Justin Delgado is husband to Kacie Doyle-Delgado, diagnosed at age 11. After more than a decade together, he considers himself to be an expert carb counter and Dexcom inserter. He graduated with his Master of Science in Finance from the University of Utah in 2013 and has been working in commercial banking since then. He attended his first Friends for Life conference in 2015 and is looking forward to volunteering with the teens.
March 23, 2004
Question from Anoka, Minnesote, USA:
I have been reading many of the questions submitted regarding rapid (without warning) low blood sugars, dead in bed syndrome, and other problems related to the adverse effects of "human insulin" reported by many type 1 diabetics. I was wondering why the advice your team has given to these people has never mentioned this could by the culprit? All the people I have read about who experienced these awful complications, have gone back to managing their disease just fine when going back on animal insulin, which has unfortunately become an insulin of the past. My 29 year old brother died in bed of these compications on 10/31/03. He had the disease for 26 years. His problems began when he was switched to human insulin when it became the "new and improved" insulin, only there wasn't anything wrong with the insulin he was taking from the onset in 1973. Unfortunately, we were never told that it could be the insulin deteriorating his life over the years. We never suspected the drug we thought was keeping him alive was actually killing him. I realize there is controversy over this subject, but we should have been told of the options. It's too late for my brother and my family, but these other families need to know.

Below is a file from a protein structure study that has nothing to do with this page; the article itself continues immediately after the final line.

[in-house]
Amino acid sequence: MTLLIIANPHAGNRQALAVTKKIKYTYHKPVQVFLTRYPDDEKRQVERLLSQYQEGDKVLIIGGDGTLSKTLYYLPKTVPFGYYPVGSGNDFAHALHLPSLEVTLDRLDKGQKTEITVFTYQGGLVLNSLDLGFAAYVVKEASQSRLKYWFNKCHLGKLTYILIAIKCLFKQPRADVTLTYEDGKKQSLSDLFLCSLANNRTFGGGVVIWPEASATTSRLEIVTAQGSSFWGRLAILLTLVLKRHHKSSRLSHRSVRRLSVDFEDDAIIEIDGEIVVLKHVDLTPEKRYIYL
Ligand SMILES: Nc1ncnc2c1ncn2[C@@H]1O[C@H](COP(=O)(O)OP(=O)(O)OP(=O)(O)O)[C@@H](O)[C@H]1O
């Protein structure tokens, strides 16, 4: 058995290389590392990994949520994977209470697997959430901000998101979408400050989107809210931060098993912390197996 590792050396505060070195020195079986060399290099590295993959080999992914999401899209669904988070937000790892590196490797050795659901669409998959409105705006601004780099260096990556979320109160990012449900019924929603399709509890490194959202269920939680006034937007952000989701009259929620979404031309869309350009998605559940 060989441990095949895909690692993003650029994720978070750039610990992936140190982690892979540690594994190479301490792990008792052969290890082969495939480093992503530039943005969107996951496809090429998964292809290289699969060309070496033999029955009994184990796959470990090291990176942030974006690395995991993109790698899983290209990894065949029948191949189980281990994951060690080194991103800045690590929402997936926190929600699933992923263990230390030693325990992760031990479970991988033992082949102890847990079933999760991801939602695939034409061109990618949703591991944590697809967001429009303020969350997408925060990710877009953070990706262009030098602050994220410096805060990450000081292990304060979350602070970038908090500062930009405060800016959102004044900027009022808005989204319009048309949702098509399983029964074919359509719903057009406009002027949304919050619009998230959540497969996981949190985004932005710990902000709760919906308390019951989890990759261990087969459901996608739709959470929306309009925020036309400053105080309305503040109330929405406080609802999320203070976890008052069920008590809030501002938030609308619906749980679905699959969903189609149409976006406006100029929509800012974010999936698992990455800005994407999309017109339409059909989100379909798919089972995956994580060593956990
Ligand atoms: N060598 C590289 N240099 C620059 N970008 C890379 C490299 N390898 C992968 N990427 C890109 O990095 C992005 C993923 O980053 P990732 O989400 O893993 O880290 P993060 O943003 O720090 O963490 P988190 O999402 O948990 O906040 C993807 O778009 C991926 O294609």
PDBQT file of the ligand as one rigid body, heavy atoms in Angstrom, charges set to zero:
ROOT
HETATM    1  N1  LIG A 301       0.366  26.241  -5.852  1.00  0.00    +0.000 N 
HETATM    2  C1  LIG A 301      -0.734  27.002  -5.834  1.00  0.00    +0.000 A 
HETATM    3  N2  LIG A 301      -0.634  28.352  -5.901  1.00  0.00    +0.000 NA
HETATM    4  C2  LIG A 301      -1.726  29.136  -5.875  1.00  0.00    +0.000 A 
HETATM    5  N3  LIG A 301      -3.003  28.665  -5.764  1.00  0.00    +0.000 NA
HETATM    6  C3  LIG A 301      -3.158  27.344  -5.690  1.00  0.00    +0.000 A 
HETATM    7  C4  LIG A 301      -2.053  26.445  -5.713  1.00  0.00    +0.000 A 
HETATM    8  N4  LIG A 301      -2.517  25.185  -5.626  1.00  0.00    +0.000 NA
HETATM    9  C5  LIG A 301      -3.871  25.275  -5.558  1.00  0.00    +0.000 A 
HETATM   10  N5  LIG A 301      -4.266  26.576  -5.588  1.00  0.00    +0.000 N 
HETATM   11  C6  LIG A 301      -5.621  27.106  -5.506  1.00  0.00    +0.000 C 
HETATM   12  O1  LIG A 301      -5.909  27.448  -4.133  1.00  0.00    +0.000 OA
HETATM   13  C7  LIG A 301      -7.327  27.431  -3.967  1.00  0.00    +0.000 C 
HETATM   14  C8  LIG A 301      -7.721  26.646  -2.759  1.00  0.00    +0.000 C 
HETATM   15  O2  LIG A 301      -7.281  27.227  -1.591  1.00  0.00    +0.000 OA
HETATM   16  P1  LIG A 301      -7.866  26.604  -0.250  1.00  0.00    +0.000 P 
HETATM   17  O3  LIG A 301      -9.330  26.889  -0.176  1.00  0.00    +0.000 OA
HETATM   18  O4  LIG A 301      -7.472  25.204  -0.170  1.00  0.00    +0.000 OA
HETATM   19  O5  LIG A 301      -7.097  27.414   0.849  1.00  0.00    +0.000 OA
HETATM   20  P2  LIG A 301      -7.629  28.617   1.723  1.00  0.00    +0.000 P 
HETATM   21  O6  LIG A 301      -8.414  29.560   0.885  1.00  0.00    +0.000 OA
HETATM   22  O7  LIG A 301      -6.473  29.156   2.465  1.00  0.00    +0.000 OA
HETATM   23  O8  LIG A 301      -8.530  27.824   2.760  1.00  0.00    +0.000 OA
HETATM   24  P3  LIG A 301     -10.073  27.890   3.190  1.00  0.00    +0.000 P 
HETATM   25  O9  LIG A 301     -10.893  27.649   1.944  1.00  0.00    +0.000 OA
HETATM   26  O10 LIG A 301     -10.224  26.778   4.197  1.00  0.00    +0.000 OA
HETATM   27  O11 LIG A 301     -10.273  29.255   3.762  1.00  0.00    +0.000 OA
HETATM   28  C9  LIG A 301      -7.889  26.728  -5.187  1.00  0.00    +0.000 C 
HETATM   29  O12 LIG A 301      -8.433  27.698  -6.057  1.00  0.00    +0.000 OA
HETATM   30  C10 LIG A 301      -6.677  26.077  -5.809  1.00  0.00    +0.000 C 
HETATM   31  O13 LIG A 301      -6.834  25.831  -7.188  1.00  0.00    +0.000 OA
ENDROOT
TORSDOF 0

Please accept our condolences on the loss of your brother.
In ‘Human’ insulin versus animal insulin in people with diabetes mellitus, researchers sought to “…assess the effects of different insulin species by evaluating their efficacy (in particular glycaemic control) and adverse effects profile (mainly hypoglycaemia)” because of reports from physicians and patients about a perceived change in hypoglycaemia awareness. The researchers concluded that “No significant differences in metabolic control or hypoglycaemic episodes between various insulin species could be elucidated” and that “A comparison of the effects of human and animal insulin as well as of the adverse reaction profile did not show clinically relevant differences.” They also noted, however, that “many patient-oriented outcomes like health-related quality of life or diabetes complications and mortality were never investigated in high-quality randomised clinical trials.”
Both Novo Nordisk and Eli Lilly, the two largest insulin producers, are no longer producing animal-sourced insulins. A quick review of their web sites shows only human insulin produced via recombinant DNA means. As such, anyone who requires insulin today will be using human insulin.
For patients who feel that they do better on animal insulin, the FDA page on Frequently Asked Questions about Importing Beef Insulin for Personal Use may be helpful.
Also, our page about The Dead in Bed Syndrome offers some insight into this tragic though rare occurrence.